On 23 March 2016, just short of the 20th anniversary of the European Community Trade Mark, the system is having its most significant revamp to date. A number of changes will be implemented, ranging from the influential to the trivial. However, the most significant are:
Name changes – The Office for the Harmonisation of the Internal Mark (OHIM) is being changed to the European Union Intellectual Property Office (EUIPO) the trade marks themselves will be European Union Trade Marks rather than Community Trade Marks.
Fee changes – Application fees are now applied per class rather than the present fee for the first three classes and an increase for each thereafter. Renewal fees will also be charged per class.
Renewals due date change – Renewal fees will be due on the specific date rather than the end of the month as currently employed.
Specifications – Continuing with attempts to harmonise classification systems, it has been possible to claim all goods/services within a class by simply using that class heading. This will no longer be allowed and goods/services will need to be clearly specified by a term within its literal meaning.
What can constitute a mark? – Currently a mark must be capable of graphical representation to be accepted. This will change to remove the ‘graphical’ requirement, which will inevitably lead to a wider range of marks applied for, for example, smells, sounds, movements, etc. This will take effect on 24 September 2017. Also, certification marks (e.g. the red tractor mark, or the wool mark) which are currently allowed by the UK IPO but not OHIM, will be allowed.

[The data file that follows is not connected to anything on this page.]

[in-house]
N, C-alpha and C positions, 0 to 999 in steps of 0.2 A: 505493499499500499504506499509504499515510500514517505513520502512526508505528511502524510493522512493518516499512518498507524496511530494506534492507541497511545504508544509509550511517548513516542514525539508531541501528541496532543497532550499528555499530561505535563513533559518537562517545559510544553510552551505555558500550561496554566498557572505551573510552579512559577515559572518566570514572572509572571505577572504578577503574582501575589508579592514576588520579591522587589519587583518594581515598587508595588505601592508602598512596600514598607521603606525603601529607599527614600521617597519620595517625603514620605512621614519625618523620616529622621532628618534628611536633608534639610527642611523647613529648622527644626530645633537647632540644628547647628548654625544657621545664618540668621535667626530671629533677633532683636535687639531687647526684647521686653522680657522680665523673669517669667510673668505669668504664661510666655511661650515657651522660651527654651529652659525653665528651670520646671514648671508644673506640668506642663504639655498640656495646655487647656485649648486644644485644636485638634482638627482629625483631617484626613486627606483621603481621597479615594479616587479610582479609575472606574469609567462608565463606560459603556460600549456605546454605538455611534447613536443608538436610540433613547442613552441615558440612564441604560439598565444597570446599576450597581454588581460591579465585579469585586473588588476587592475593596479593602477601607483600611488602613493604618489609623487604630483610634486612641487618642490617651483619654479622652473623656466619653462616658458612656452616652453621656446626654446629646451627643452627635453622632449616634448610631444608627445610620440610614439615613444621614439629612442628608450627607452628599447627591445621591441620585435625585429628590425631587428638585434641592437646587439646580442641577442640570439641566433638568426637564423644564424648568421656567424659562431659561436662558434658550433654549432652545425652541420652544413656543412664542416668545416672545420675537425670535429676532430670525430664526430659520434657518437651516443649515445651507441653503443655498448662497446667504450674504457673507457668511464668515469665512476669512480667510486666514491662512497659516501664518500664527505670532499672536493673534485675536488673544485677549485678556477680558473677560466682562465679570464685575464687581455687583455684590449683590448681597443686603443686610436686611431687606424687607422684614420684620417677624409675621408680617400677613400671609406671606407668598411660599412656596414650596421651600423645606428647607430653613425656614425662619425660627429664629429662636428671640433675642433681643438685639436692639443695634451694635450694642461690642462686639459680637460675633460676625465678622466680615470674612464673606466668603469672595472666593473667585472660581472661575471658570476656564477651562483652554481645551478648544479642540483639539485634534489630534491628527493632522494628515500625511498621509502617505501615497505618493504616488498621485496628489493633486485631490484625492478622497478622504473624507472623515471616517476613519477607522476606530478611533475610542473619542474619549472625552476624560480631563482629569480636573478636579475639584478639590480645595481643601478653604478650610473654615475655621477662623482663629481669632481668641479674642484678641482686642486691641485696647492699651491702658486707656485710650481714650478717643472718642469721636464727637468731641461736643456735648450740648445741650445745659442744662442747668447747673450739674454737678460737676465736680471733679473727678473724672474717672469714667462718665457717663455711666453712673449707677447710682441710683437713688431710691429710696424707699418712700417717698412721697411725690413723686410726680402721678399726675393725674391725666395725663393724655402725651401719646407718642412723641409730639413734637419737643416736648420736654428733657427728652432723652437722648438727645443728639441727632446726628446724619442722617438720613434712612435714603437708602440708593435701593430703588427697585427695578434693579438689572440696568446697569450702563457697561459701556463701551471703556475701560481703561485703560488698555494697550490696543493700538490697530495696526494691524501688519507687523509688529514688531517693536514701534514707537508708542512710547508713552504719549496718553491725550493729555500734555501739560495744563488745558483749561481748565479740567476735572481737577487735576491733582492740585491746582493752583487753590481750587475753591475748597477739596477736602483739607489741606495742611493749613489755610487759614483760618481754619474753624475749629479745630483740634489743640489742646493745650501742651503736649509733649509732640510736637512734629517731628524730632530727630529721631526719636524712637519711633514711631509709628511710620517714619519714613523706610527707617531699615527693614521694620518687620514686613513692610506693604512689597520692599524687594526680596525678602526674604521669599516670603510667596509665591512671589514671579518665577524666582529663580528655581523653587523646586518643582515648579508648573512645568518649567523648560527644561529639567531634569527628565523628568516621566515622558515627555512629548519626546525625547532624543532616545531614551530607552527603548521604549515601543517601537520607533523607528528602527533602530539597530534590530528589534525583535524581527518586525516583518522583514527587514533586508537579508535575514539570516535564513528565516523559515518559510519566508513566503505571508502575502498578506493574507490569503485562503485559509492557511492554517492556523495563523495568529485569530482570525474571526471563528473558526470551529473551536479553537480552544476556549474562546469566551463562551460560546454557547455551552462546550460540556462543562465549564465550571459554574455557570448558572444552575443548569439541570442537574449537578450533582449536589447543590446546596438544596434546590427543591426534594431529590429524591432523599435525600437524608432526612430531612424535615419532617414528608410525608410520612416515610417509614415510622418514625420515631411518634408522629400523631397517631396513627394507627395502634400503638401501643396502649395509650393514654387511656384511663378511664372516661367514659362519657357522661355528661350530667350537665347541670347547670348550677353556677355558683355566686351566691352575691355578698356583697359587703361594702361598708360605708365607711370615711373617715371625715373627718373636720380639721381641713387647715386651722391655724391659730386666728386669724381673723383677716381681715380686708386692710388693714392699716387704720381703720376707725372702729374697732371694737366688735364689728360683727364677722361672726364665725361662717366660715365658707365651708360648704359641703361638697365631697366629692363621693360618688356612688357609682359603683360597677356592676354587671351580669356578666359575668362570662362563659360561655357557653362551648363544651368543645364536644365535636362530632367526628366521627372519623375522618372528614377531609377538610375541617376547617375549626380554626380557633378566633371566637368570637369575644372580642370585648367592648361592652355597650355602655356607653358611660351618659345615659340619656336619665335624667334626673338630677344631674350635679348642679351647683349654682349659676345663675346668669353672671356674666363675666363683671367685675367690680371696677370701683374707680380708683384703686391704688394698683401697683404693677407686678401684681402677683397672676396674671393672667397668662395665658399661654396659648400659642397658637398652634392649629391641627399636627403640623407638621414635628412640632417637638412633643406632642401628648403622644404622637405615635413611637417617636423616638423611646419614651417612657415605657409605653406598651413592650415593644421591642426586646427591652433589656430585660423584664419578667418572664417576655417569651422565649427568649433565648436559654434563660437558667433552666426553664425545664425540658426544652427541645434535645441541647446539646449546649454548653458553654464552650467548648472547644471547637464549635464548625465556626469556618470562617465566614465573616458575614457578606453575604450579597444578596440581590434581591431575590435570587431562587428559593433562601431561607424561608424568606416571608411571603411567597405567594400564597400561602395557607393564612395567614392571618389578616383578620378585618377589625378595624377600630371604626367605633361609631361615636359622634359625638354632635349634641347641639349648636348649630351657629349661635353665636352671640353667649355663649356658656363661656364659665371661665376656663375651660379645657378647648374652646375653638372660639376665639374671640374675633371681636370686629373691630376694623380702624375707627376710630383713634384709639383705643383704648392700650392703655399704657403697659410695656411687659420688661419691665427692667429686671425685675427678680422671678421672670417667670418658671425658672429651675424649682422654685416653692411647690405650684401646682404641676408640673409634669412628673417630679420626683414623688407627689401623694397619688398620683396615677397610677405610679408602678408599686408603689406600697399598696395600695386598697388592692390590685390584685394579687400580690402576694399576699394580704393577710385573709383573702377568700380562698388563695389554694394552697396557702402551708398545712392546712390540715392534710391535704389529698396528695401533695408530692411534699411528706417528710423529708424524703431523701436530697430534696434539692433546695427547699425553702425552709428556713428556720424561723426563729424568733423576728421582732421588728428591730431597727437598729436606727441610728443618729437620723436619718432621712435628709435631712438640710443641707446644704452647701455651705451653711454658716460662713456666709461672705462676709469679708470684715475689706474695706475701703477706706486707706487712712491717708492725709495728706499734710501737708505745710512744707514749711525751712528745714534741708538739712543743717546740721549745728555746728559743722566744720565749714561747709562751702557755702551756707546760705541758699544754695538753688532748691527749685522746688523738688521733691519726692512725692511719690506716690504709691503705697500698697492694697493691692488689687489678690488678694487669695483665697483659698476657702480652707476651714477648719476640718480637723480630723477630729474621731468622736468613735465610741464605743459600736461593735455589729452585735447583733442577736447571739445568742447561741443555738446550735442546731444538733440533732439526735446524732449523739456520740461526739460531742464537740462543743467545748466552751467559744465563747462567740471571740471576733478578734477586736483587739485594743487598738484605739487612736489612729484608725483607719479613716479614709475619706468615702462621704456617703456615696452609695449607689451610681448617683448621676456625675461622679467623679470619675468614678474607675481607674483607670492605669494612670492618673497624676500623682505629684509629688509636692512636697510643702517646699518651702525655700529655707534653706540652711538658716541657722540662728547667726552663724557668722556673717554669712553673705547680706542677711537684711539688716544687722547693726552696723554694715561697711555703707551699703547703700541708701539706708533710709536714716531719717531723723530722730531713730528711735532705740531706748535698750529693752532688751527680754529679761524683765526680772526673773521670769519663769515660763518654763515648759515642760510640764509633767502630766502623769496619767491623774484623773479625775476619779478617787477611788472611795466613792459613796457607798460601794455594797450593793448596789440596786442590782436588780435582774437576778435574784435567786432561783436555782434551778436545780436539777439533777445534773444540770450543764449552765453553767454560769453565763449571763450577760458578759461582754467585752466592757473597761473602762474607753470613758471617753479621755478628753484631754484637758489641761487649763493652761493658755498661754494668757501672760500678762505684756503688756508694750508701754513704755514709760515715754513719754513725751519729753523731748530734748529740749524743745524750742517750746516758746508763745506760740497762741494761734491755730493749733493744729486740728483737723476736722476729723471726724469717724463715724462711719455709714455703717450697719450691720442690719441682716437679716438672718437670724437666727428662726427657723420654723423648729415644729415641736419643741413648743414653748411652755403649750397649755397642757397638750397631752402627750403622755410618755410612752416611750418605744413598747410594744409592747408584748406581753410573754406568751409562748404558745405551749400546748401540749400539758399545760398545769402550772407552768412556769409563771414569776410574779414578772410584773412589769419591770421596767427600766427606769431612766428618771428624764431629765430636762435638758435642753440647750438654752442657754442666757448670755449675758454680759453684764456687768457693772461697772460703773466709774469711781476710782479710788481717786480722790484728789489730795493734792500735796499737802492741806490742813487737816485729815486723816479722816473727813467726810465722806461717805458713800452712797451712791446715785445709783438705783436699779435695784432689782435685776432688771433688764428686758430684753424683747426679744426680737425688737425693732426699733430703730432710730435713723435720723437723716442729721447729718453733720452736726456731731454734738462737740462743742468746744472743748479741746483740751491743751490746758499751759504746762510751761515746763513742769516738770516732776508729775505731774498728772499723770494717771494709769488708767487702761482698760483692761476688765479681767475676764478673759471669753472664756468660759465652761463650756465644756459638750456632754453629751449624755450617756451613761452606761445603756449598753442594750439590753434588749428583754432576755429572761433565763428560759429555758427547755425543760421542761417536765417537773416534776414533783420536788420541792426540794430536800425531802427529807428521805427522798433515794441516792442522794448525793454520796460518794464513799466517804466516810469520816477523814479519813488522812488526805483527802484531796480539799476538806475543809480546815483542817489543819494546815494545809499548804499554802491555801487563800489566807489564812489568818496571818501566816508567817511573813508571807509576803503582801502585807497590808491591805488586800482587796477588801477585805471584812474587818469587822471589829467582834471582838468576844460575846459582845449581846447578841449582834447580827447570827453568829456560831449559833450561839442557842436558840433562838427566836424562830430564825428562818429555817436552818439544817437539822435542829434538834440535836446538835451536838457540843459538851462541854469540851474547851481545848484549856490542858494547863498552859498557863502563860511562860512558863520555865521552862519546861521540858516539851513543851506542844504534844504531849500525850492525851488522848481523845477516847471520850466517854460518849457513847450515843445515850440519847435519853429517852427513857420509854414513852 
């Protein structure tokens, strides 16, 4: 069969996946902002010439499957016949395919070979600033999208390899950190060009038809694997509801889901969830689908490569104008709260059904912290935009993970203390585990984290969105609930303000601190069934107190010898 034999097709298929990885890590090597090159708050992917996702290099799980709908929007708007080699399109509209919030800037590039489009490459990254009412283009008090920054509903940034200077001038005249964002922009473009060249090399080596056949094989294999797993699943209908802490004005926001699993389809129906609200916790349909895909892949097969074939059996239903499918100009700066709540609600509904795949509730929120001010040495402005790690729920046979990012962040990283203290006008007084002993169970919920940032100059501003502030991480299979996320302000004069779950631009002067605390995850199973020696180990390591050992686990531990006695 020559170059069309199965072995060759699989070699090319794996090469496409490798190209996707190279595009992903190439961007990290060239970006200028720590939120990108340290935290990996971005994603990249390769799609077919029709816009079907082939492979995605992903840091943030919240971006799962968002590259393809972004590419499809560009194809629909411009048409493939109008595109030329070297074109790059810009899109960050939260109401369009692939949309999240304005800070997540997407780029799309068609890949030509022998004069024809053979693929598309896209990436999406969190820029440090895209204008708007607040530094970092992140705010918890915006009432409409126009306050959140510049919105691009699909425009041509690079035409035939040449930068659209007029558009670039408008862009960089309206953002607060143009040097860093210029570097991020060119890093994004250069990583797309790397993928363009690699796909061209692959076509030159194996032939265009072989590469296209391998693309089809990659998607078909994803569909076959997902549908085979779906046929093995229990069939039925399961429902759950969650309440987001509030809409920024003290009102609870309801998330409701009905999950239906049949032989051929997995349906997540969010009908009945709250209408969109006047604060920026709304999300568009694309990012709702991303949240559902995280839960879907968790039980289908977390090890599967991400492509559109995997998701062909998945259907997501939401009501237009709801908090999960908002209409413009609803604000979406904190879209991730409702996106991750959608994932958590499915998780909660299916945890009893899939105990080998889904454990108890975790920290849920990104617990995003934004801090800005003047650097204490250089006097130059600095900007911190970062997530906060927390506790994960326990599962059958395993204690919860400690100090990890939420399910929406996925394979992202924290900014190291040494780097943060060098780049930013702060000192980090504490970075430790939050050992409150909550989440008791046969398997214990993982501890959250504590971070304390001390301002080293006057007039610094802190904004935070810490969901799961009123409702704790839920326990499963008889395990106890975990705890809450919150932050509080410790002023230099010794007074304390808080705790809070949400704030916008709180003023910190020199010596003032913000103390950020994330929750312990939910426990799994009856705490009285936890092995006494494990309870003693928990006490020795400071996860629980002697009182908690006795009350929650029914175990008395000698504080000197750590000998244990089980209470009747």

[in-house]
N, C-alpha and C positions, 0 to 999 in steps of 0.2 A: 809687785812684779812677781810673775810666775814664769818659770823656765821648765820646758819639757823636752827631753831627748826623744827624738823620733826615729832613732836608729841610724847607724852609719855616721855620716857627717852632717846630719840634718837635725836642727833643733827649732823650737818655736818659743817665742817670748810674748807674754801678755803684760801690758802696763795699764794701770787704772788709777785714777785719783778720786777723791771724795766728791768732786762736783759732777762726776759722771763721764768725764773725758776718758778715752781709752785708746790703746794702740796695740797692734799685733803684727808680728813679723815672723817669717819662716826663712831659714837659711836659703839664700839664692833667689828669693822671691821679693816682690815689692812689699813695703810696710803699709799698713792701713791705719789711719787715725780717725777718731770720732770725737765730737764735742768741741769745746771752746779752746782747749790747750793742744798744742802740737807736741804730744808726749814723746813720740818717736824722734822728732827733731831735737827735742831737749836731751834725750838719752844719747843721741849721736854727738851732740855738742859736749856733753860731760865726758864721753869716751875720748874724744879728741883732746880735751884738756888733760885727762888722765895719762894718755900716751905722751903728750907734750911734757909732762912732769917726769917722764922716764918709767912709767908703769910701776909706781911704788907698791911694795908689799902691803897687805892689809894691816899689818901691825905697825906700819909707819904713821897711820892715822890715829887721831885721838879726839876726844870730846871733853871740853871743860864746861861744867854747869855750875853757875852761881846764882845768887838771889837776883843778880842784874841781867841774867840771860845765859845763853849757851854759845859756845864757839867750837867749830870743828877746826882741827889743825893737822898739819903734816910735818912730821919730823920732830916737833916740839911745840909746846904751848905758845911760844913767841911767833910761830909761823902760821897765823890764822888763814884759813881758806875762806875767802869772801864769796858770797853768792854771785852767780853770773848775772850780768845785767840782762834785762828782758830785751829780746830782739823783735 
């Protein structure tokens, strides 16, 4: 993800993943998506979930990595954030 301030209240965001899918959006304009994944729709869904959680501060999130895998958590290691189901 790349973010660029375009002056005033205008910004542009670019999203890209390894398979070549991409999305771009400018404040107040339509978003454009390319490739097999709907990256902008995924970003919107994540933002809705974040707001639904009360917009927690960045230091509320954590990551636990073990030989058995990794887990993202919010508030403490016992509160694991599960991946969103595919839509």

Infringement – In addition to offering, stocking, importing or exporting packaging or labels to which the trade mark is fixed constituting infringement where use is on similar or identical goods/services, this will now include ‘other security or authenticity features’. Also, trade marks older than five years must be in use to be relied on for an infringement action. Finally, in an attempt to help counterfeiting issues, goods in transit within the EU can now be seized and destroyed unless their sale will be lawful in the destination country.
Defences – The ‘own name’ defence will only be available to individuals, not corporate bodies; and use of a trade mark to identify goods/services of others will not amount to infringement so long as it is in line with ‘honest practices’ which has also been further clarified.
Transfer of trade marks – On sale of a company (or undertaking), the transfer of the trade marks will be included except where there is expressed agreement to the contrary.
Other changes relate to the harmonisation of trade mark legal systems and processes across member states who have up to seven years to implement these.
Should you have any questions as to how these changes to EU trade mark law may impact on your business and/or trade mark applications or registrations, please feel free to contact our trade mark attorney, Rebecca Dobson on 01962 600500 or email@example.com.
Rebecca has been very easy to work with providing an excellent service all the way.Entrepreneur and CEO